Third city problems
“Other private projects include San Diego-based Oliver McMillan’s plans for 407 apartments in a 400-foot tower called Symphony Honolulu, with an exotic-car dealership on its ground floor . . .” (“Kakaako: Core Density,” Feb. 13). A tower with that name, right in Kaka’ako, ground zero of the Sisyphean struggle our own symphony musicians have faced in the past several years? Only in Honolulu.
“G.T.T.” via [HonoluluWeekly.com]
[The Office of Hawaiian Affairs] has no master plan because [their] portion of land is a landfill, or fast land, as the state calls it. Now add to that the governor’s plan to put new artificial piers along and into certain areas using the ownership of the submerged lands as the right to do and build on. Point is simple: The state is moving right along with Kakaako development. What or how OHA can contribute to this process remains unclear and uncertain, especially with this BoD, which obviously in this game has been dealt [their] own hand and only now knows it.
Kealii Makekau via [HonoluluWeekly.com]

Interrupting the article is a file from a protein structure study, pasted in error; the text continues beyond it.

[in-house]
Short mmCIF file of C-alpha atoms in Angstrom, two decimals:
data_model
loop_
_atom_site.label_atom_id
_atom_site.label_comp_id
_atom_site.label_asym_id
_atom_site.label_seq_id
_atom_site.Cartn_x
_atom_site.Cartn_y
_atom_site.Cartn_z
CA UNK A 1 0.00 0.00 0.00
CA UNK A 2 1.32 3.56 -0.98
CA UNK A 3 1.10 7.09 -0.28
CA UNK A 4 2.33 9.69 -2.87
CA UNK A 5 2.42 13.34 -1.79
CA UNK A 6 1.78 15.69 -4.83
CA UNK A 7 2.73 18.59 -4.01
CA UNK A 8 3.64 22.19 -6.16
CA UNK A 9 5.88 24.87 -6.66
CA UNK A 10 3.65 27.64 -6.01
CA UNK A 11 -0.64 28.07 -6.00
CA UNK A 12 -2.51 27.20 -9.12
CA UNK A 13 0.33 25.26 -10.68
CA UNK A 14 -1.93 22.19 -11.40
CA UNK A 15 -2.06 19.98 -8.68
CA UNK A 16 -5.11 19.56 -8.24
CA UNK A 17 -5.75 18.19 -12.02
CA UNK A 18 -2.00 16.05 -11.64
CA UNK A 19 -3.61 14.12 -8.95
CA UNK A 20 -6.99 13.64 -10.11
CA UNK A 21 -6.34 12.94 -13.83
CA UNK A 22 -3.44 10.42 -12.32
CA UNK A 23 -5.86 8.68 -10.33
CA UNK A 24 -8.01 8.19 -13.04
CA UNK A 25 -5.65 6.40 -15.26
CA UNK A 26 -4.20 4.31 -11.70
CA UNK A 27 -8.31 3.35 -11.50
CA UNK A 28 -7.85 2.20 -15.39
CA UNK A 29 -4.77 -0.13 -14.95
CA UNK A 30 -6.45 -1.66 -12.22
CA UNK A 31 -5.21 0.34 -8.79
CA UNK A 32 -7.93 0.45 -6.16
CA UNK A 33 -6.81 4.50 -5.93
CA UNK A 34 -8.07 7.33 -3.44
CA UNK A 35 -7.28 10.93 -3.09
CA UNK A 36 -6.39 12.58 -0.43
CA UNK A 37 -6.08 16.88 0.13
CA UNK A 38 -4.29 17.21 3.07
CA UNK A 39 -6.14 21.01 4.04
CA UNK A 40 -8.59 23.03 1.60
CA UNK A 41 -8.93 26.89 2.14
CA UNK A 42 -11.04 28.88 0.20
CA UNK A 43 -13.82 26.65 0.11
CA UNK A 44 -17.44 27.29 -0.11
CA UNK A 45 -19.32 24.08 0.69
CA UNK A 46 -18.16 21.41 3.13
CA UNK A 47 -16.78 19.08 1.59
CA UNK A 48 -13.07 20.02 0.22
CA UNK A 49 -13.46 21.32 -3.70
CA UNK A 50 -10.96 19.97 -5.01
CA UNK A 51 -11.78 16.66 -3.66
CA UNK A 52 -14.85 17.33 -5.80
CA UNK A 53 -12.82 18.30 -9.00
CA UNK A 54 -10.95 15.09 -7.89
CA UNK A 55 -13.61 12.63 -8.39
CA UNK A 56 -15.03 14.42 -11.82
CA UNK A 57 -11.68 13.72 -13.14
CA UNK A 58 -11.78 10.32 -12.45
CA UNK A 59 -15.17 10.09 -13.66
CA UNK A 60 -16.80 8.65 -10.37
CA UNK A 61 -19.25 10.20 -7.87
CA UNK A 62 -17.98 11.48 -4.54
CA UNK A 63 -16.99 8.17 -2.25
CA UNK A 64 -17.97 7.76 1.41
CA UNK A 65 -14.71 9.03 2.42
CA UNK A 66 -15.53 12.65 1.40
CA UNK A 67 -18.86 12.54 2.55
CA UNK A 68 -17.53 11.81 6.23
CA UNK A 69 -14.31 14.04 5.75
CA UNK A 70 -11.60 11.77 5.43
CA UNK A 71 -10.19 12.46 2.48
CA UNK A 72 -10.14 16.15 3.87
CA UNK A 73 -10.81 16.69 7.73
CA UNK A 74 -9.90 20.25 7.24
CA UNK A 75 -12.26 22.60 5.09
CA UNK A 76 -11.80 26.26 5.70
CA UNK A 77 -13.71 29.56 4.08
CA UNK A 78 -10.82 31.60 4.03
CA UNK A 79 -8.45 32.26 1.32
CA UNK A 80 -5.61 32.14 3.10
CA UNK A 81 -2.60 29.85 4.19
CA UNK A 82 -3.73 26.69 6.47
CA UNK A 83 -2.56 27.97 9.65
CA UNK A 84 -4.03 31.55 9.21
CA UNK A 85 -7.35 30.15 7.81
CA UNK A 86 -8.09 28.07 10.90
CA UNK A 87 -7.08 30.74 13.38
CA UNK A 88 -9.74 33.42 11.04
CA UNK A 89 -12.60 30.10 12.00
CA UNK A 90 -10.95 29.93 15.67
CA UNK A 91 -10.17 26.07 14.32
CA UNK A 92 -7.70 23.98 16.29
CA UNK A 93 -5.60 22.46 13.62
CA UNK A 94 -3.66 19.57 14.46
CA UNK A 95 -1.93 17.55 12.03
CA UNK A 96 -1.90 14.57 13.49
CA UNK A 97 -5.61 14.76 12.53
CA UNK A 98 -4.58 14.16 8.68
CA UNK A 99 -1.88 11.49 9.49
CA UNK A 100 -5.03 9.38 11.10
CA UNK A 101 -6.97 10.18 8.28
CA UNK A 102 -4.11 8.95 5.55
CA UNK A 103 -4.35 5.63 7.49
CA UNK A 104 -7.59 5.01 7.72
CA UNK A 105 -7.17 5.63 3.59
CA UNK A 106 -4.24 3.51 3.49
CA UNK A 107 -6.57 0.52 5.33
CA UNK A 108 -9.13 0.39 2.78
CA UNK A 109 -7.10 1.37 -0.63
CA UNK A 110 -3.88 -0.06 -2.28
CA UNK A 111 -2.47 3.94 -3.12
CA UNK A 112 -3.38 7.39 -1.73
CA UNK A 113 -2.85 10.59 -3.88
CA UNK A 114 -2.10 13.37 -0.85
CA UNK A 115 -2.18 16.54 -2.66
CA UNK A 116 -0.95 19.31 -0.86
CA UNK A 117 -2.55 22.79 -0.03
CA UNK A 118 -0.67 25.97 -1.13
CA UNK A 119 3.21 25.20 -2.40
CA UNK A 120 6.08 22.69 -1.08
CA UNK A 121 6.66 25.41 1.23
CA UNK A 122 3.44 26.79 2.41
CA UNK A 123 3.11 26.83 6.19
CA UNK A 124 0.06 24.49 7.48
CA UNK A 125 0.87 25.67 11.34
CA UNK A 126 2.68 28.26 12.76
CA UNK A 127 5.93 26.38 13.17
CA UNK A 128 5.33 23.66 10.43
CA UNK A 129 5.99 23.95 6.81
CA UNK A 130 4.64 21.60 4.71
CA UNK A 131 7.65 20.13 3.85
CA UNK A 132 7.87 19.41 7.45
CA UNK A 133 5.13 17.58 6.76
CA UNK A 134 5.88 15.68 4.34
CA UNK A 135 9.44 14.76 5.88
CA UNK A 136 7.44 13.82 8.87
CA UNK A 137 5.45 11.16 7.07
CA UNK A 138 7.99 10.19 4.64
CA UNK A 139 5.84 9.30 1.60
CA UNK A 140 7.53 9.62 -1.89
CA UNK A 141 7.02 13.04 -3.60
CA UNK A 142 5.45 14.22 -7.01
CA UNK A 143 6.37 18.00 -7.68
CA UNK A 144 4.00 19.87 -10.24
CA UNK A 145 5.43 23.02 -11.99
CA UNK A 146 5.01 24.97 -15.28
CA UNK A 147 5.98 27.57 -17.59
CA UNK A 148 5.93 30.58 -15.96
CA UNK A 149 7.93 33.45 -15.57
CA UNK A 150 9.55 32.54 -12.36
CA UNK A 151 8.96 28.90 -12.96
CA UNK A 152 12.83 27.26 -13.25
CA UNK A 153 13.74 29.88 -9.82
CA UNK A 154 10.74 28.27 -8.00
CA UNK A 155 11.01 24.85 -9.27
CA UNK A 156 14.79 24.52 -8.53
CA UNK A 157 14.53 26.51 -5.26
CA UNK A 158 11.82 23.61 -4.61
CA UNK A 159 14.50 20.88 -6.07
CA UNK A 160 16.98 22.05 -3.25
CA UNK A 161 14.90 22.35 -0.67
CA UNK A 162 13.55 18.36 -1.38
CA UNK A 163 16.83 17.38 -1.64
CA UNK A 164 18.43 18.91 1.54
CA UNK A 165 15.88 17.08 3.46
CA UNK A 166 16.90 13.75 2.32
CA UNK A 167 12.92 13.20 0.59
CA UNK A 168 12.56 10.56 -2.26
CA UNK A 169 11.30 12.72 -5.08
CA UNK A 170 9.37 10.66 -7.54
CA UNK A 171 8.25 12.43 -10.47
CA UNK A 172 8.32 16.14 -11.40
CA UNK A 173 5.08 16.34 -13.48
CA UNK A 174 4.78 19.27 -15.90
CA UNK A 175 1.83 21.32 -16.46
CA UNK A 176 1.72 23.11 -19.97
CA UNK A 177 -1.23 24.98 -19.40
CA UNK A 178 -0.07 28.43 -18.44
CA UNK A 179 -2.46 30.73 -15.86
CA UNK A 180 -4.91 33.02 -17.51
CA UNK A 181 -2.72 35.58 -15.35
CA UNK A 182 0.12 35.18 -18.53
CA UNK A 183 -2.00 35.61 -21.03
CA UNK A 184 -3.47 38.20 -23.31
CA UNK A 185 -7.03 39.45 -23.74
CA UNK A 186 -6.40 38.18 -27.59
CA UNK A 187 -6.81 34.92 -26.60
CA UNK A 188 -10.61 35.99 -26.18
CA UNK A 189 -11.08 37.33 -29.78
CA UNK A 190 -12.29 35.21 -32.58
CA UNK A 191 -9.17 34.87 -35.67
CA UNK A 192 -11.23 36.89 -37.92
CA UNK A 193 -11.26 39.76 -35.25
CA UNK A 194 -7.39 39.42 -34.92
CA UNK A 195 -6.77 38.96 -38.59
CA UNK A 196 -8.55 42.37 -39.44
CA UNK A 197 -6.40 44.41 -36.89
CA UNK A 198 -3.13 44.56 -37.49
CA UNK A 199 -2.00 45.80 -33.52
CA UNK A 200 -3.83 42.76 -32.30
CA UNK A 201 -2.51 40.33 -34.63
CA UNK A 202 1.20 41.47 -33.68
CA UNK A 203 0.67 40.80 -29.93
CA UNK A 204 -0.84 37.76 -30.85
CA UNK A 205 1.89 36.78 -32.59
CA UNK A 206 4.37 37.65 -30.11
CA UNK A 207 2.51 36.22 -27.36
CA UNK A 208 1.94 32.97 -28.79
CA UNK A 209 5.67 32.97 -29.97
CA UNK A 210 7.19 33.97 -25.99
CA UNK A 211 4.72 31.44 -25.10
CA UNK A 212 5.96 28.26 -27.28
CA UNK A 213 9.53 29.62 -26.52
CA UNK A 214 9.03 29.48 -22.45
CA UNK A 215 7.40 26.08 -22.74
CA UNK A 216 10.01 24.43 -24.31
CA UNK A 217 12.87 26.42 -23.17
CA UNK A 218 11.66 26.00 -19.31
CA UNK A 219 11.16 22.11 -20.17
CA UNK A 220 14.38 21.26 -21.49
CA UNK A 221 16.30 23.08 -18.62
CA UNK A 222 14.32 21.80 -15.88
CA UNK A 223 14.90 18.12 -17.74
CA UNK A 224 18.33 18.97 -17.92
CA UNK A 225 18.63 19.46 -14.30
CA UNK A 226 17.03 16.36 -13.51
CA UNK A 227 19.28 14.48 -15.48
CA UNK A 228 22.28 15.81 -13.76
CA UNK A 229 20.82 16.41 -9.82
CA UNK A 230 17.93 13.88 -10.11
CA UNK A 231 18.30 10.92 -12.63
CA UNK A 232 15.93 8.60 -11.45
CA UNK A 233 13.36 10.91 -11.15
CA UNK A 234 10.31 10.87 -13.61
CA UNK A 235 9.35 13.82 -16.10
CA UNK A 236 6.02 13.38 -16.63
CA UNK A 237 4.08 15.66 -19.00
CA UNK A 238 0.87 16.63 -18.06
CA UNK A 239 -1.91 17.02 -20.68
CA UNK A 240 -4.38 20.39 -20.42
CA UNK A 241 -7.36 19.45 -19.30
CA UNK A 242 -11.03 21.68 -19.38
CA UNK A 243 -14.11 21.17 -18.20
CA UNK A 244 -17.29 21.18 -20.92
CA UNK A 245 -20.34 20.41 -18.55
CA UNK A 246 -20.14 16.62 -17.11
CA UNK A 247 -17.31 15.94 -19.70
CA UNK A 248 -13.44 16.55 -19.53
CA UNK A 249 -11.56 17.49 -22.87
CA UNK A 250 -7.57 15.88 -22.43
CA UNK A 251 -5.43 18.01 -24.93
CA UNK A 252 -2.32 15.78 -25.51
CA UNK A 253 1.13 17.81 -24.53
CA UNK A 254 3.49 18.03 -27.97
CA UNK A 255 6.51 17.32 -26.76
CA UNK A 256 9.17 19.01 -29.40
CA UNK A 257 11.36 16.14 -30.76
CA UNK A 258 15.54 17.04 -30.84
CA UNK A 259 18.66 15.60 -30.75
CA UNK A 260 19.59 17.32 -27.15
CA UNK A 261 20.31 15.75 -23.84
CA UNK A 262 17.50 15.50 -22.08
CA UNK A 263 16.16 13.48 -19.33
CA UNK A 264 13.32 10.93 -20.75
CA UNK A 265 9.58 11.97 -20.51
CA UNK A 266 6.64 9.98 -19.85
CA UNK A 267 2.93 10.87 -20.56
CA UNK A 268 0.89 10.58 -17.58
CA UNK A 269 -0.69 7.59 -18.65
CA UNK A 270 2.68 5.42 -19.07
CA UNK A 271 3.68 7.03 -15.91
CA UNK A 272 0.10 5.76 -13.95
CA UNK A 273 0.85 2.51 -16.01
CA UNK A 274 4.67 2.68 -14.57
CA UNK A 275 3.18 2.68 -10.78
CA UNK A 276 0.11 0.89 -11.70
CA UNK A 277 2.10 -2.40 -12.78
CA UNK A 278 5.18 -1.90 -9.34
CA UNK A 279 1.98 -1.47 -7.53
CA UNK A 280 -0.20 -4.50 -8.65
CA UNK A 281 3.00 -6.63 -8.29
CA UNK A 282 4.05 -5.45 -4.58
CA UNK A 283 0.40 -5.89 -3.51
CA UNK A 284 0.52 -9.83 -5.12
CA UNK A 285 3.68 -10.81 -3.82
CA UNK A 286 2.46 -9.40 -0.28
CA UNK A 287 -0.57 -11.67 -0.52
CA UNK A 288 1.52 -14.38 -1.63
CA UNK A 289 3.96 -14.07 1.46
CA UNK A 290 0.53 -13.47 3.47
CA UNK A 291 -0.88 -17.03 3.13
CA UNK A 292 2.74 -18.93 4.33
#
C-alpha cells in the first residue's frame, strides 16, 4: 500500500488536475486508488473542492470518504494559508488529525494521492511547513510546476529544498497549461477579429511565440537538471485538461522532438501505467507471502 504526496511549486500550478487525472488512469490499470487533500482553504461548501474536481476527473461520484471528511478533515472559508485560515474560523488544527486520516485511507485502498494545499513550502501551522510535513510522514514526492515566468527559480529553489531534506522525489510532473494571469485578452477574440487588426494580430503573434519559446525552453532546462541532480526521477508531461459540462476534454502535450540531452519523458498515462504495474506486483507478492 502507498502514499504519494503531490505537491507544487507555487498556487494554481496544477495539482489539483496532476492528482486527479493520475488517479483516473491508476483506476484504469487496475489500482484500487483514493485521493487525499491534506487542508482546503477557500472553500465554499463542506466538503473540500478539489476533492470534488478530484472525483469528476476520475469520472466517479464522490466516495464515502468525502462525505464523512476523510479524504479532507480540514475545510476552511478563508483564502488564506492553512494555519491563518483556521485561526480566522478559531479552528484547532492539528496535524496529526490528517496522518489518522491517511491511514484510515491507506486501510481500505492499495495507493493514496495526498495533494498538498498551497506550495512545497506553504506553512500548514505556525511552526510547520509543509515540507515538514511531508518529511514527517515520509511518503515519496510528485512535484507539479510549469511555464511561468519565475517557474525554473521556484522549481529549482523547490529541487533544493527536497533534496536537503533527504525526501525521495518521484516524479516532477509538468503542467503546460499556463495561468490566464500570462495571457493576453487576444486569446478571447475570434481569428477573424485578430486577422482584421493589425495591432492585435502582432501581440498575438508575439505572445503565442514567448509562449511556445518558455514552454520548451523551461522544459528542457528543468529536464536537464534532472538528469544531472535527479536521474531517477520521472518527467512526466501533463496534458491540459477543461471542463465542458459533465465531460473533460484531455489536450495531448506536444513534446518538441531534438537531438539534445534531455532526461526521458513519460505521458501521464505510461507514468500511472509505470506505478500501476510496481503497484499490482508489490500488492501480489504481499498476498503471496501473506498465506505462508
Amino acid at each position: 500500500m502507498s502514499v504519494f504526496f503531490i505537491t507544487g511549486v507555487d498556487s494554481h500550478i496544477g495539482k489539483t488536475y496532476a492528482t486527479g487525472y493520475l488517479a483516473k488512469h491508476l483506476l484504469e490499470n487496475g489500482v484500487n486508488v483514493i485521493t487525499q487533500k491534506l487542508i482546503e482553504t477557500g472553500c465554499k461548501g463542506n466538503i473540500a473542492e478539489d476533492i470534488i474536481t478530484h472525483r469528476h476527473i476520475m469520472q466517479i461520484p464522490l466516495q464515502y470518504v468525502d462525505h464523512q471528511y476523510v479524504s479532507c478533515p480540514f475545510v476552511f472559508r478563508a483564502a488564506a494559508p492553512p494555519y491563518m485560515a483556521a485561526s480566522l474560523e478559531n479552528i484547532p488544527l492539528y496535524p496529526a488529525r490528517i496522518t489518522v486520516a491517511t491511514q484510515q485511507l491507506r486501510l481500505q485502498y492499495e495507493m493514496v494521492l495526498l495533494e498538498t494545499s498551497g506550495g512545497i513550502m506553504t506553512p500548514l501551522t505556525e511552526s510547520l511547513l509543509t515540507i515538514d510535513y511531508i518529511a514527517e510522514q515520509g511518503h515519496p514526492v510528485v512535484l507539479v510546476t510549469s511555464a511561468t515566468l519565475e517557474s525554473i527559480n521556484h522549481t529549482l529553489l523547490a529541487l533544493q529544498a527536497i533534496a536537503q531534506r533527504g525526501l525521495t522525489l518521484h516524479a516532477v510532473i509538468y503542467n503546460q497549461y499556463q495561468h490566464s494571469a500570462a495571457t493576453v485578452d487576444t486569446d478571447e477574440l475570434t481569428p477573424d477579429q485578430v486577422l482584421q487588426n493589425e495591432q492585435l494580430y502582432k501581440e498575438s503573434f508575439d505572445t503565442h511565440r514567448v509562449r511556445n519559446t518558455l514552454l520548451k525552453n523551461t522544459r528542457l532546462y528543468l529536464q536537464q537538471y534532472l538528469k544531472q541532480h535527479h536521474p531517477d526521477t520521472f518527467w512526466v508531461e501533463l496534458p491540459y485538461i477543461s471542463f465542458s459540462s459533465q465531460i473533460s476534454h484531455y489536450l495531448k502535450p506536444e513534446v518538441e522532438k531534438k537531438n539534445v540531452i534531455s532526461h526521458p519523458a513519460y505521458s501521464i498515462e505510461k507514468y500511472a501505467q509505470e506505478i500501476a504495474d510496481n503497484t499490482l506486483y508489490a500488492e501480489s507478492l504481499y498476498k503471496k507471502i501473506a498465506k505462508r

“High speed” rail stations? Whachoo smokin’ Willis? That’s as humorous as the quote about concerns for preserving views followed by the note that all the developers already have exemptions or were granted variances.
“Blind_Mice” via [HonoluluWeekly.com]
Interesting article overall, although the author did make two errors. She said two “high-speed” rail stations were being planned in Kakaako. High-speed rail are train systems that travel over 110mph (usually much faster) and serve INTERcity trips of up to around 500 miles. Honolulu is not building a high-speed rail system; they are building an INTRAcity rail system they are designating as “high-capacity” because it is being designed to move up to 25,000 passengers per hour per direction. The trains themselves won’t exceed 55mph and will average around 25–30mph including stops.
The second error was that the author said the 690 Pohukaina St. project, if built to 650 feet tall as proposed, would exceed the City’s height limit by 250 feet. The land is administered by HCDA, which is a State agency, and they have their own zoning and height limit rules and are not subject to any City zoning or height rules. So the author should have said the project would exceed HCDA’s Kakaako height limit rather than the City’s.
“Jose Cuervo” via [HonoluluWeekly.com]